President Barack Obama visited a Maryland mosque on Wednesday to deliver a simple message at a complex time. “We are one American family,” President Obama told the gathered crowd at the Islamic Society of Baltimore. “We will rise and fall together.”
Obama sought to reassure Muslim Americans that the country considers their community essential to the makeup of society, condemn the claim that all Muslims are terrorists, call on the Muslim community to also condemn terrorism, affirm religious freedom, and explain to the whole of America what Islam is and isn’t.
And with the rise of ISIS and in the wake of the attacks in Paris and San Bernardino, the tough talk against Muslims by politicians and outright violence toward individuals and their places of worship—the president had a lot of ground to cover in the 40-plus minutes he had to speak.
“We have to reaffirm that most fundamental of truths—we are all God’s children, all born equal with inherent dignity,” Obama said.
He started by telling the story of Islam in the U.S. from a historical perspective, bringing the audience back to the nation’s founding. “Islam,” Obama said, “has always been a part of America.” Muslim slaves ripped from Africa and brought to the U.S., Obama said, did not leave their religion at the shore. He added that religious liberty guaranteed in the Constitution didn’t come with an asterisk, quoting Thomas Jefferson’s declaration that “the Jew and the Gentile, the Christian and Mahometan [or Muslim]” were all to be protected.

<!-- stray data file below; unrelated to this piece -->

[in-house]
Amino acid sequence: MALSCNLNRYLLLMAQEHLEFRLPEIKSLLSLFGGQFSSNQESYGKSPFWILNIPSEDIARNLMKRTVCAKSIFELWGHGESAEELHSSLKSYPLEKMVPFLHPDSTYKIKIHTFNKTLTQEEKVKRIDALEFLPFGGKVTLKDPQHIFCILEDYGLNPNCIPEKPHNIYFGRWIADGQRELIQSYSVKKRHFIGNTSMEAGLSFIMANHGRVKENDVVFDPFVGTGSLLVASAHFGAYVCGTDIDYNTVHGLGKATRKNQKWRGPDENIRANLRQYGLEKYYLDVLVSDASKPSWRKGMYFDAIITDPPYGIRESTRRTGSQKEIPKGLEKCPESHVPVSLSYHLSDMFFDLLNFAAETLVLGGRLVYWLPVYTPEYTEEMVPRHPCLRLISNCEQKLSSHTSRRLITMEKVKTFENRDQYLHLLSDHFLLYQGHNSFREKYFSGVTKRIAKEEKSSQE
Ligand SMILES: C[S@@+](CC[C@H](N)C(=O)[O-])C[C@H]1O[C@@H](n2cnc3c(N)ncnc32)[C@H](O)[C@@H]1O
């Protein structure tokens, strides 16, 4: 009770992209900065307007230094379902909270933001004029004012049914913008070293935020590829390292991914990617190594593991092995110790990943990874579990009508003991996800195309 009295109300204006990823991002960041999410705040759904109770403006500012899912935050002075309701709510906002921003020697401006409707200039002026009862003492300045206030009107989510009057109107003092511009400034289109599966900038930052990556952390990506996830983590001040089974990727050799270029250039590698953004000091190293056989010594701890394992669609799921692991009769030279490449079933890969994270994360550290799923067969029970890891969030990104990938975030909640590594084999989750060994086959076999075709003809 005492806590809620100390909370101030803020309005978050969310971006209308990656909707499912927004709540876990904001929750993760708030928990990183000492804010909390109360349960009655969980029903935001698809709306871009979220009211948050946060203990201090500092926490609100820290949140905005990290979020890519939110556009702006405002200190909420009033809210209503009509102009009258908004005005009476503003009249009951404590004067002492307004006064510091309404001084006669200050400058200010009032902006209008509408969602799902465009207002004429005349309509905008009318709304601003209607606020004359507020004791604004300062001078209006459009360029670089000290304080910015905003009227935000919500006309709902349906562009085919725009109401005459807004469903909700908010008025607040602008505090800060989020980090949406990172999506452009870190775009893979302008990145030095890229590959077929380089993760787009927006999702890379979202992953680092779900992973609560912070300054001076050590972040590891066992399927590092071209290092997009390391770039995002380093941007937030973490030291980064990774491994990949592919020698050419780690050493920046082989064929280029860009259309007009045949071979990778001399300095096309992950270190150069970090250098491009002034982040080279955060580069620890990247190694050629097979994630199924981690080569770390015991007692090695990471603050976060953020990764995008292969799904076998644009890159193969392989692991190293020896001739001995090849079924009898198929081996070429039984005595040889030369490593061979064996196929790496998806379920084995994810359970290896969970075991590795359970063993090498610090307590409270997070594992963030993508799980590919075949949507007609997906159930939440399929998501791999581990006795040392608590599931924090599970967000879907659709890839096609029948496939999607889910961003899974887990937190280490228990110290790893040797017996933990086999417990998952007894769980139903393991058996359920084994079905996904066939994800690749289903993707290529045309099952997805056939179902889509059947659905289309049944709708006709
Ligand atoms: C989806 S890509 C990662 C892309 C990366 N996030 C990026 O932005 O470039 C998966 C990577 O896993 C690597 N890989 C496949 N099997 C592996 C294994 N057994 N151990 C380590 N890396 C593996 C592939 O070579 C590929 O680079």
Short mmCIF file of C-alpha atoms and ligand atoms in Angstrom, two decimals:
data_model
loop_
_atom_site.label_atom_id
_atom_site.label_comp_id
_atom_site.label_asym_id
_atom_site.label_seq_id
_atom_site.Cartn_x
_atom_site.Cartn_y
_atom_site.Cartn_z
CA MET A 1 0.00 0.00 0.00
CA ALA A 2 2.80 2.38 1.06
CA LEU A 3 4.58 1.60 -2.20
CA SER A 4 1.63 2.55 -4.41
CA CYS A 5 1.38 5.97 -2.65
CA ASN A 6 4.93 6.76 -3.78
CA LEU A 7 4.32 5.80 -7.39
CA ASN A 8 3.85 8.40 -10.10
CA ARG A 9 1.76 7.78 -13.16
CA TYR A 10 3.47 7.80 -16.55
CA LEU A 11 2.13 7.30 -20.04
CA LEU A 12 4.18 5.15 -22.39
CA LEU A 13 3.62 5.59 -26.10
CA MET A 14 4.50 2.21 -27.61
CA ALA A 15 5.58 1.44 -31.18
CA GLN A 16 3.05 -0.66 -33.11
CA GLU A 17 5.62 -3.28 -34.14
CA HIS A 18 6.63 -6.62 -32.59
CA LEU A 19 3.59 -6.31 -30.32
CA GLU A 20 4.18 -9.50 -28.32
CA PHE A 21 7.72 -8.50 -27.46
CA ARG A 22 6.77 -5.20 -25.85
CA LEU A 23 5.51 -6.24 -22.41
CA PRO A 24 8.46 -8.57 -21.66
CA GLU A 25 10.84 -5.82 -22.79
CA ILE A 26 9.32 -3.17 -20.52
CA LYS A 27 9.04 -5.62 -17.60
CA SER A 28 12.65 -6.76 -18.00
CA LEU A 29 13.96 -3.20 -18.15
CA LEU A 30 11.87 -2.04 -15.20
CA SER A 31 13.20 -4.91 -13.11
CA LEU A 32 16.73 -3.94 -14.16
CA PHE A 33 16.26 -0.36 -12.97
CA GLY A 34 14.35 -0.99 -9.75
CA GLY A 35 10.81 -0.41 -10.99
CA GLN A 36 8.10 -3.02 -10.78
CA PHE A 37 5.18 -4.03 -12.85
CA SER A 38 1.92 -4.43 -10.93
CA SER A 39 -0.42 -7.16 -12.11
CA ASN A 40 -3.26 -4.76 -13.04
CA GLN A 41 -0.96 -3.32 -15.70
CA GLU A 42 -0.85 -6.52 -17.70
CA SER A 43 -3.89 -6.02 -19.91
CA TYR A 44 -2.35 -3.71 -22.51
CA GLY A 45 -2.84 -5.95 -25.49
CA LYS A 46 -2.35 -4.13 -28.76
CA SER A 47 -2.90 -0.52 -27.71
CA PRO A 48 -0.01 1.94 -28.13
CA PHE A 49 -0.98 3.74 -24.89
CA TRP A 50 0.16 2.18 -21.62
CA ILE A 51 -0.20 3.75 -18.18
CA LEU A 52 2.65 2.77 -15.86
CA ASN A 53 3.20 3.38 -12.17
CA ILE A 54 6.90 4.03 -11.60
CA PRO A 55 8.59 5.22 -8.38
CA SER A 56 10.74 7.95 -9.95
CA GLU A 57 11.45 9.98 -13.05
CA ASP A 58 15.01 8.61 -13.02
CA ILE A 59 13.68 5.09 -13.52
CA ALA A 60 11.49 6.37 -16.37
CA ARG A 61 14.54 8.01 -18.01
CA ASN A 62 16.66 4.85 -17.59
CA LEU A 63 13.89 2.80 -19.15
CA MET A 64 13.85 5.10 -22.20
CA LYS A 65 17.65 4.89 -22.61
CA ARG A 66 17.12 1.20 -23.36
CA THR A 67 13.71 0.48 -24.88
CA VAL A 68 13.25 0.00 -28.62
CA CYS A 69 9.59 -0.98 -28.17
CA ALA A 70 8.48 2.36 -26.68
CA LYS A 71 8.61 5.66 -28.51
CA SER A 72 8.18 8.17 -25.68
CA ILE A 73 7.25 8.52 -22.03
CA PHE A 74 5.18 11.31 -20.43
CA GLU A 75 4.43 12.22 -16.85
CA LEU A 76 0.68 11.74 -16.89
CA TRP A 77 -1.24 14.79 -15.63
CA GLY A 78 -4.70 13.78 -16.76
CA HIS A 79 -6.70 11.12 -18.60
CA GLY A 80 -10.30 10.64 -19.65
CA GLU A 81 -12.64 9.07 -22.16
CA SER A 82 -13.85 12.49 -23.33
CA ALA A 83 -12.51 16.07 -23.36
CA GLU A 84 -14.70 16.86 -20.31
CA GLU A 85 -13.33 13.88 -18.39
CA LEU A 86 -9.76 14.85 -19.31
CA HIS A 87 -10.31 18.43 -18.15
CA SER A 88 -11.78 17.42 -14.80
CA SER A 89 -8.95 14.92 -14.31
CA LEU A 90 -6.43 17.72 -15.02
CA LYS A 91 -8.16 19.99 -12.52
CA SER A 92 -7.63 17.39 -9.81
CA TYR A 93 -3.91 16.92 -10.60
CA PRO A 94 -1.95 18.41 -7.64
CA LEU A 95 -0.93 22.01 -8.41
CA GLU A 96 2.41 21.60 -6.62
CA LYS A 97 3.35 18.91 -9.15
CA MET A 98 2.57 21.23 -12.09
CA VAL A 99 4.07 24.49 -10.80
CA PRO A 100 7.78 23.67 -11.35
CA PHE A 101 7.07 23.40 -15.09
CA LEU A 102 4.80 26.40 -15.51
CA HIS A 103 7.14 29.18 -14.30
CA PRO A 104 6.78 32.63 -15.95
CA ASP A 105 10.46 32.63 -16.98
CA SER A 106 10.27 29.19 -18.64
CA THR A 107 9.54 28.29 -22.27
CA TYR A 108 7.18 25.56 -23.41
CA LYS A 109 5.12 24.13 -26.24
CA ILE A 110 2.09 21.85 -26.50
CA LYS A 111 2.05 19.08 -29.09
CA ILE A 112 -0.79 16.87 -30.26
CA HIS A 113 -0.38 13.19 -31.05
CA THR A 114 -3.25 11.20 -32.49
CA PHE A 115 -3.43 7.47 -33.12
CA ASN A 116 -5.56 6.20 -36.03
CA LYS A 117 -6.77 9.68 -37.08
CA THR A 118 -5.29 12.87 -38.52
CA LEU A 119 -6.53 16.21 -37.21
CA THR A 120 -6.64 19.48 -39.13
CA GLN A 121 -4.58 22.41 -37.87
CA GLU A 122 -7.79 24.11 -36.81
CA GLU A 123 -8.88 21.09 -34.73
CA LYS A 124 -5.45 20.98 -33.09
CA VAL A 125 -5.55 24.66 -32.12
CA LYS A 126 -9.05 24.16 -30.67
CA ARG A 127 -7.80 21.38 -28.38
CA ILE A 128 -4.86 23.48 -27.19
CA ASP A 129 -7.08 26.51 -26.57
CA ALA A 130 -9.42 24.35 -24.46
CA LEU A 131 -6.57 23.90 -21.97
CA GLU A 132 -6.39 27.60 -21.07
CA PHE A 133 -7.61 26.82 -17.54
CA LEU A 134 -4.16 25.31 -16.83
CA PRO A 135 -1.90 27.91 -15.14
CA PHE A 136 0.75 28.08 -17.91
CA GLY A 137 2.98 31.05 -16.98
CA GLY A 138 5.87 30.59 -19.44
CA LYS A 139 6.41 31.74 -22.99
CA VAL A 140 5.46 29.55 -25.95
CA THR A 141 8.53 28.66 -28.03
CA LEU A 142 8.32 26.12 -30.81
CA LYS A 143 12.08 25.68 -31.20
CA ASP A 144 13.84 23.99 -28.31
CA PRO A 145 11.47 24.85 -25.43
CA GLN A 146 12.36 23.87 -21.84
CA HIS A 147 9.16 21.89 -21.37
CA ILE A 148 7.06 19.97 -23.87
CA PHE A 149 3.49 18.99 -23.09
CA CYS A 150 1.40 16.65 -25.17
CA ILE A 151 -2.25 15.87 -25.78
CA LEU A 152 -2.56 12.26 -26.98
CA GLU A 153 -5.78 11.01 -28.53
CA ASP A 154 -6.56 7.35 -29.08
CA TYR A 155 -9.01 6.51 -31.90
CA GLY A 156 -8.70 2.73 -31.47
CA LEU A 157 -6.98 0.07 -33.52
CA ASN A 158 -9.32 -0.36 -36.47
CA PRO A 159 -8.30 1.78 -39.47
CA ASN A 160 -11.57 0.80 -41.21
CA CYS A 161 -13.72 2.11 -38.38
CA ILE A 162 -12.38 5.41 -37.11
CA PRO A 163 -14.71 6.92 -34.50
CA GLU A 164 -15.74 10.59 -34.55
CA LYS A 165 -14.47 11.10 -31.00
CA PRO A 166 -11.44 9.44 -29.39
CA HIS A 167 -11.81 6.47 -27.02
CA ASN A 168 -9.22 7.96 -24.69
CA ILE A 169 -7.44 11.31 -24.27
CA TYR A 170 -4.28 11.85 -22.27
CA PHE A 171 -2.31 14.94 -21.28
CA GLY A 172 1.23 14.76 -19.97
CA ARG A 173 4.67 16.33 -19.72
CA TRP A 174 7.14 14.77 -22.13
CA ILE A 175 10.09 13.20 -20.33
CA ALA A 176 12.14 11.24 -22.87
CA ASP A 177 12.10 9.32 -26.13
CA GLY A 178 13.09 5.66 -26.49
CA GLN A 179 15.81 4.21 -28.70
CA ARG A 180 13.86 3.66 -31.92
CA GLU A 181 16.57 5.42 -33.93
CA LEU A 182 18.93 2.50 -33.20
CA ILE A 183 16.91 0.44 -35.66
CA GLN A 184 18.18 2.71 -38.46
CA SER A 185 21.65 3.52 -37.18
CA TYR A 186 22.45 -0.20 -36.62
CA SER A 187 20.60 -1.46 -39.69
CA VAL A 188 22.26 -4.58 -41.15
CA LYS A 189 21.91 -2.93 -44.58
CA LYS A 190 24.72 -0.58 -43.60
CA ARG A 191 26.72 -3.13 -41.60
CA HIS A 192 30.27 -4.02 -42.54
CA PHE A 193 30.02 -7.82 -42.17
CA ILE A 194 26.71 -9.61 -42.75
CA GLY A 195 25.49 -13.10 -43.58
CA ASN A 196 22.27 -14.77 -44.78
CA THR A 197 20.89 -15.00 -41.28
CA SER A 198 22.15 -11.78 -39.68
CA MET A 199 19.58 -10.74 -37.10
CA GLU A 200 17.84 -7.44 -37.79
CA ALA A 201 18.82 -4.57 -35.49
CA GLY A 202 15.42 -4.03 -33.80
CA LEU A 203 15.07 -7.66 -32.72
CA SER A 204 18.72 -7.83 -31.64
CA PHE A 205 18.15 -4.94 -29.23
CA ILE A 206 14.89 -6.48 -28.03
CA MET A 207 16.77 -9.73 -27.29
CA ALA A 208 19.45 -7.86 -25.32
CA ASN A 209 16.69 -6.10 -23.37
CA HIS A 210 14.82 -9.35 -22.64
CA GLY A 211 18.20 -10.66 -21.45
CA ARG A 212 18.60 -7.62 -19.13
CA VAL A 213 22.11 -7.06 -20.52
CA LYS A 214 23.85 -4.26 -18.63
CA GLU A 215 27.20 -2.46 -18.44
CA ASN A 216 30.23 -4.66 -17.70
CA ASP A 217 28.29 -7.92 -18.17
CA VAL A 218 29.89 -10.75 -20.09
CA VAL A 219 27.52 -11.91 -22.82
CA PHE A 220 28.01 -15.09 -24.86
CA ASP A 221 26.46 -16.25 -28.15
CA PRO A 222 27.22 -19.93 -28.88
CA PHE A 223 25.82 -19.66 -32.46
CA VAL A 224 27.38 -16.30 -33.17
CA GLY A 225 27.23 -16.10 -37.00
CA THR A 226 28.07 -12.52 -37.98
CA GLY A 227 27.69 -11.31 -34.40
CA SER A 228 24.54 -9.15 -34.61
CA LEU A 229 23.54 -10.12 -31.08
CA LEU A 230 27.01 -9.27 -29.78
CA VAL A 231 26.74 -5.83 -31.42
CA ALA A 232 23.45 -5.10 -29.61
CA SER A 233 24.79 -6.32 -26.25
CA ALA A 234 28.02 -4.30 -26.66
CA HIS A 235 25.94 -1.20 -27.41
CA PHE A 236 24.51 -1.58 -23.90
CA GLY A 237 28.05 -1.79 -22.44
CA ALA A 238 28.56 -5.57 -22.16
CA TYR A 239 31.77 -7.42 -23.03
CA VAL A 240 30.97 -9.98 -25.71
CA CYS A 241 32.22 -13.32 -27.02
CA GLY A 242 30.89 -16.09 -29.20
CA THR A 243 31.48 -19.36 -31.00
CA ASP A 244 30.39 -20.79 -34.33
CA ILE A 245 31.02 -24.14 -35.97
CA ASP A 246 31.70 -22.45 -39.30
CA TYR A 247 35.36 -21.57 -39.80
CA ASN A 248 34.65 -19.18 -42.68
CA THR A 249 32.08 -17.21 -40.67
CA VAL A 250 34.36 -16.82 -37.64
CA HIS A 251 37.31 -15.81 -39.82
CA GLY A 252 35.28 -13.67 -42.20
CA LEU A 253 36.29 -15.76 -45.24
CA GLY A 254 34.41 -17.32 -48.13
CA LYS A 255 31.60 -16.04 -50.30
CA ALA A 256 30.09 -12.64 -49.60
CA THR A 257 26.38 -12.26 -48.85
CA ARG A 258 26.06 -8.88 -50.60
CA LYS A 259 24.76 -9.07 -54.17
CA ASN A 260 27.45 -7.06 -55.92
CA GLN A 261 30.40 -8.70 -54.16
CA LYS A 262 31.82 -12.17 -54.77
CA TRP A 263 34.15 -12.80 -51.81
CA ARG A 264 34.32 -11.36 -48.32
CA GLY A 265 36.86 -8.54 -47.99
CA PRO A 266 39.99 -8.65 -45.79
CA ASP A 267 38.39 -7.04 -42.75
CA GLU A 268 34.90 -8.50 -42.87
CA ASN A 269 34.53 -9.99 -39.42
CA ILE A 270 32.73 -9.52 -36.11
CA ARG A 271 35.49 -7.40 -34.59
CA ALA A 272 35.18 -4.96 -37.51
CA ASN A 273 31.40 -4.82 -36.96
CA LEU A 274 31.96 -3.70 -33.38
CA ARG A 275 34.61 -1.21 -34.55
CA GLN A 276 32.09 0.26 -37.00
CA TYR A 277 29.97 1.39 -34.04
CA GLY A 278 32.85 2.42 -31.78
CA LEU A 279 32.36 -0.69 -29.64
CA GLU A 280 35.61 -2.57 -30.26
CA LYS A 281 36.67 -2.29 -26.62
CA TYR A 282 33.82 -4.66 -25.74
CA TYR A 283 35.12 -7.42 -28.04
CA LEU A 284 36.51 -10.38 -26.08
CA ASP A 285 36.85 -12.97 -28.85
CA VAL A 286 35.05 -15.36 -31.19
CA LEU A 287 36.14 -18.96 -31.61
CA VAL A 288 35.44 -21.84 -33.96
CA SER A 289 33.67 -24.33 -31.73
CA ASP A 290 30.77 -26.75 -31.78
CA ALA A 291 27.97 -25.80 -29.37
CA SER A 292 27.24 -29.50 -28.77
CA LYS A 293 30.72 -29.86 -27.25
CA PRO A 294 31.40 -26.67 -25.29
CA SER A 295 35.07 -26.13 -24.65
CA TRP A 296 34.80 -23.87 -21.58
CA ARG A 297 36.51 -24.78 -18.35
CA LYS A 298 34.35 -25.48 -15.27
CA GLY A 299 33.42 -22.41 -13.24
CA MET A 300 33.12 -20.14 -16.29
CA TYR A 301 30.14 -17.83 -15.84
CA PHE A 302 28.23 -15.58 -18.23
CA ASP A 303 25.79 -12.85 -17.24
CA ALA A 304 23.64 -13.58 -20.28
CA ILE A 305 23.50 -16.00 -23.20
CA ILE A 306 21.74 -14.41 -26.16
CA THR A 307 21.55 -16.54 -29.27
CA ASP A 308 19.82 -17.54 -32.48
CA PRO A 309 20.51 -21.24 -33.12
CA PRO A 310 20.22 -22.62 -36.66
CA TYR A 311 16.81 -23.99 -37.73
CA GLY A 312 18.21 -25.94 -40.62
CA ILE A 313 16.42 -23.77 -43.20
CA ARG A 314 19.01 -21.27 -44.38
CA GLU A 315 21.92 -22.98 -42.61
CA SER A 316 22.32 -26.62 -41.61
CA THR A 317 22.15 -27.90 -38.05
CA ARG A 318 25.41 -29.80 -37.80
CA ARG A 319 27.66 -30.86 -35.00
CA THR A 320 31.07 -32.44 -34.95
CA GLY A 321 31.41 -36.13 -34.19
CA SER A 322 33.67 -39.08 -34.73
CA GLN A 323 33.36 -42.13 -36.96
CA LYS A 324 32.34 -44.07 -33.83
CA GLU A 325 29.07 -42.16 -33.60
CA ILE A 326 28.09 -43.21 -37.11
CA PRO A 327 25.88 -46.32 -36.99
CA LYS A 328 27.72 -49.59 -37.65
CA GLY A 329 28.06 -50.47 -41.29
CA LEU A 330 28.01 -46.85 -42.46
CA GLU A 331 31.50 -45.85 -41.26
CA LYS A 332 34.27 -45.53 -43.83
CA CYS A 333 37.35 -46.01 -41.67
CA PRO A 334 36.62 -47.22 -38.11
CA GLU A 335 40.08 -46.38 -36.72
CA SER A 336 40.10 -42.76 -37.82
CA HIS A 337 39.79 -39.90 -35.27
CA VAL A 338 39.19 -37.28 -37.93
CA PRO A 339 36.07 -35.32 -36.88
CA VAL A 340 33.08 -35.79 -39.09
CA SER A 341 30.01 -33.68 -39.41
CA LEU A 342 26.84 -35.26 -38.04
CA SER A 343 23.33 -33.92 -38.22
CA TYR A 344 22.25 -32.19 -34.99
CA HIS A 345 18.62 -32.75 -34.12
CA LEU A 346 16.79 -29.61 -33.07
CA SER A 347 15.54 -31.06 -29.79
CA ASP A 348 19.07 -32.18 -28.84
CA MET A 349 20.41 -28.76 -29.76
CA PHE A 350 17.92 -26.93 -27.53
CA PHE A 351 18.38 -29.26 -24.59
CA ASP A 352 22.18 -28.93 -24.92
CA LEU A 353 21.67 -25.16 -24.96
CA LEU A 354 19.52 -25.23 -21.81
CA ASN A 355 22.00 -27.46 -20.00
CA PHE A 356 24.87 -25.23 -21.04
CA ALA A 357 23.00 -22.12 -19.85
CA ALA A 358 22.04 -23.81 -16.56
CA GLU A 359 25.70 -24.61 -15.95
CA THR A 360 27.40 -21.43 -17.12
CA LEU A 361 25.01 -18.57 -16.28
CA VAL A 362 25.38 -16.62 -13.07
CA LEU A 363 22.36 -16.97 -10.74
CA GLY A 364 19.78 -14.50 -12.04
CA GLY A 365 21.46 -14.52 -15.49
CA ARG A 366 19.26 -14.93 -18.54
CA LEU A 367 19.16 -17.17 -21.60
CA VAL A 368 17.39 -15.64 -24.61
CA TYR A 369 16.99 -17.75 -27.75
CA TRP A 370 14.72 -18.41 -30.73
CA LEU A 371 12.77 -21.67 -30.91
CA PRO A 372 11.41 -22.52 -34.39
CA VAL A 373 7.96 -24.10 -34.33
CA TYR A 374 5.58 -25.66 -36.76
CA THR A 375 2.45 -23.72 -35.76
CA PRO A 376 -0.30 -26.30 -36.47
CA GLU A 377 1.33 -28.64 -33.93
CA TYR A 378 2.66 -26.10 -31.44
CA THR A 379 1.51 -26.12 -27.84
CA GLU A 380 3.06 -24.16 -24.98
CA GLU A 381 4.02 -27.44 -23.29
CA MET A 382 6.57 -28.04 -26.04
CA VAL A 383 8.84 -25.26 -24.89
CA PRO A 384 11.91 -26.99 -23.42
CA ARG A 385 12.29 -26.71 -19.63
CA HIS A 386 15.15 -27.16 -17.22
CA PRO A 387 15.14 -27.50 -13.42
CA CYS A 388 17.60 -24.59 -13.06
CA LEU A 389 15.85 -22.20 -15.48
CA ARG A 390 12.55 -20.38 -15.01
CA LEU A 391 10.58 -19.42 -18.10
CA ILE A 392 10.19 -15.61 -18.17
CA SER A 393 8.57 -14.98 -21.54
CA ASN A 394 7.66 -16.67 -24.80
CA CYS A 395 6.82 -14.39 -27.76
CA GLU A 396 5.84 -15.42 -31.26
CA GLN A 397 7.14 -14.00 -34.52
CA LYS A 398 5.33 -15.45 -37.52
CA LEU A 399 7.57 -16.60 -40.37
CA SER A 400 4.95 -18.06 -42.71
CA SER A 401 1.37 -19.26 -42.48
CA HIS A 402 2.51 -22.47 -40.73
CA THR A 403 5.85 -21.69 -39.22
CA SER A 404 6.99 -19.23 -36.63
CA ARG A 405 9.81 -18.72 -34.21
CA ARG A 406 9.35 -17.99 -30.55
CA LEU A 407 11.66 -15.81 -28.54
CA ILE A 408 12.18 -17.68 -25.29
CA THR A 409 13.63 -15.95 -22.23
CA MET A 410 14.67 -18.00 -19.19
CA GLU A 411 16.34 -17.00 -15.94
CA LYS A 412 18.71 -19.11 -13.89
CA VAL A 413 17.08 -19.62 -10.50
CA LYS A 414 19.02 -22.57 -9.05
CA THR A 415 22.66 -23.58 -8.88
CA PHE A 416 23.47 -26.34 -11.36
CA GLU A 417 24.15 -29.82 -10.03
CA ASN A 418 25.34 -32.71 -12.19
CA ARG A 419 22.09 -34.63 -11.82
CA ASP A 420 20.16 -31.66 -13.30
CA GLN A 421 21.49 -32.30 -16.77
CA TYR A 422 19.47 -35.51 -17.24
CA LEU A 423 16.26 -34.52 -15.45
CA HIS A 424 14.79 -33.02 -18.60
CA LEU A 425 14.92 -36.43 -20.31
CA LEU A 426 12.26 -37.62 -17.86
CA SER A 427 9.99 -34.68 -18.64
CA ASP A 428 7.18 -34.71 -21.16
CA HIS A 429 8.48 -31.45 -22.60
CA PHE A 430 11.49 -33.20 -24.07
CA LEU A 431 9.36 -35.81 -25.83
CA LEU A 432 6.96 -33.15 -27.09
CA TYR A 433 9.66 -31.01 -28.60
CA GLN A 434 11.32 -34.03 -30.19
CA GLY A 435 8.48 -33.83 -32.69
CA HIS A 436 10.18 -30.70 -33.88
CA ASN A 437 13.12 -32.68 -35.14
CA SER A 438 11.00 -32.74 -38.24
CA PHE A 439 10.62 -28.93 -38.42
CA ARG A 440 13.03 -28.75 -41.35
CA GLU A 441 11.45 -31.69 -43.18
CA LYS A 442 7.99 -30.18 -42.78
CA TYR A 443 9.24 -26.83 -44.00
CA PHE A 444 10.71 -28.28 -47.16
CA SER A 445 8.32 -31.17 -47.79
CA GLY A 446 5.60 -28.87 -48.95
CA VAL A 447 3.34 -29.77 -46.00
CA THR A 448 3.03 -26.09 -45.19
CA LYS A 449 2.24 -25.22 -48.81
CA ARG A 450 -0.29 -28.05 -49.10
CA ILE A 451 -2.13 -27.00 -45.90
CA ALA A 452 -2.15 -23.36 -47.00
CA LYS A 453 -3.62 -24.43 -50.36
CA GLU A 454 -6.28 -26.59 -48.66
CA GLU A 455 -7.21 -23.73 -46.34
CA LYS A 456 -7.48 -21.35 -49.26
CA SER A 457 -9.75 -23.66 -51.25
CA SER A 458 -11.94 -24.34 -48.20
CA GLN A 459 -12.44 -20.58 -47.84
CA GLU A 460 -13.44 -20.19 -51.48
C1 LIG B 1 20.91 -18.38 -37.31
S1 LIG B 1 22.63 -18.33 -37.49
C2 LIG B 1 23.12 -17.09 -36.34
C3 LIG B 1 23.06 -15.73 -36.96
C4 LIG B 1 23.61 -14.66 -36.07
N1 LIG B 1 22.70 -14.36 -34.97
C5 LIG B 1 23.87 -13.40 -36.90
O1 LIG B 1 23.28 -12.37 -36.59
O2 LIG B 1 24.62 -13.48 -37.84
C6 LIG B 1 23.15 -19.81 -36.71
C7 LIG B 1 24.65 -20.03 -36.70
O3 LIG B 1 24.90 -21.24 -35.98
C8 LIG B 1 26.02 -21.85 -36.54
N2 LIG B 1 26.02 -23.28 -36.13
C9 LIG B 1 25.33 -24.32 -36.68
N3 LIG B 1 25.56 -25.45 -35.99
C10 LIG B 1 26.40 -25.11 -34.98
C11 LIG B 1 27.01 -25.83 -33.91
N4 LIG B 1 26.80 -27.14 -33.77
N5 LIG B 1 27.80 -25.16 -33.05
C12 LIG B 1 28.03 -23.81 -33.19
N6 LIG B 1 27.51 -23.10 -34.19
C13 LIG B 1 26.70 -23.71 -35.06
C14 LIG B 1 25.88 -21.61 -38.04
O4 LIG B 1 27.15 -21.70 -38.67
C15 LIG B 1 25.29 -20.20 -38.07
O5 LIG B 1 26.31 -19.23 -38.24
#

Looking out across the room, he marked the contributions of Muslims within American society. He asked the service-members in the audience to stand and thanked them for their service. He cheered Ibtihaj Muhammad, the champion fencer who will become the first U.S. athlete to compete while wearing a hijab during the 2016 Summer Olympics. “Muslim Americans are some of the most resilient and patriotic Americans you’ll ever meet, he said.
And through the personal letters he gets from Muslims of all ages across the country, he noted the fear many feel just being themselves.
President Obama spoke of a mother whose “heart cries every night” thinking about how her child could face taunts and bullying at school. He mentioned a 13-year-old girl from Ohio who simply wrote, “I’m scared.” Before the speech, the president got a sense of how Muslims are feeling first hand. He sat down with about a dozen people from across the country for open dialogue about the state of their community.
Obama slammed “inexcusable” anti-Muslim rhetoric. “An attack on one faith is an attack on all our faiths,” he said. “We can’t be bystanders to bigotry. Together, we have to show that America truly protects all faiths.”
The president’s historic first visit to a mosque while in office had been long awaited by many, but for some—like Sabah Muktar, the young woman who introduced the President on Wednesday, it came just in time.
“This visit by our president is an affirmation to all Muslims we are just as American as any other,” she said.
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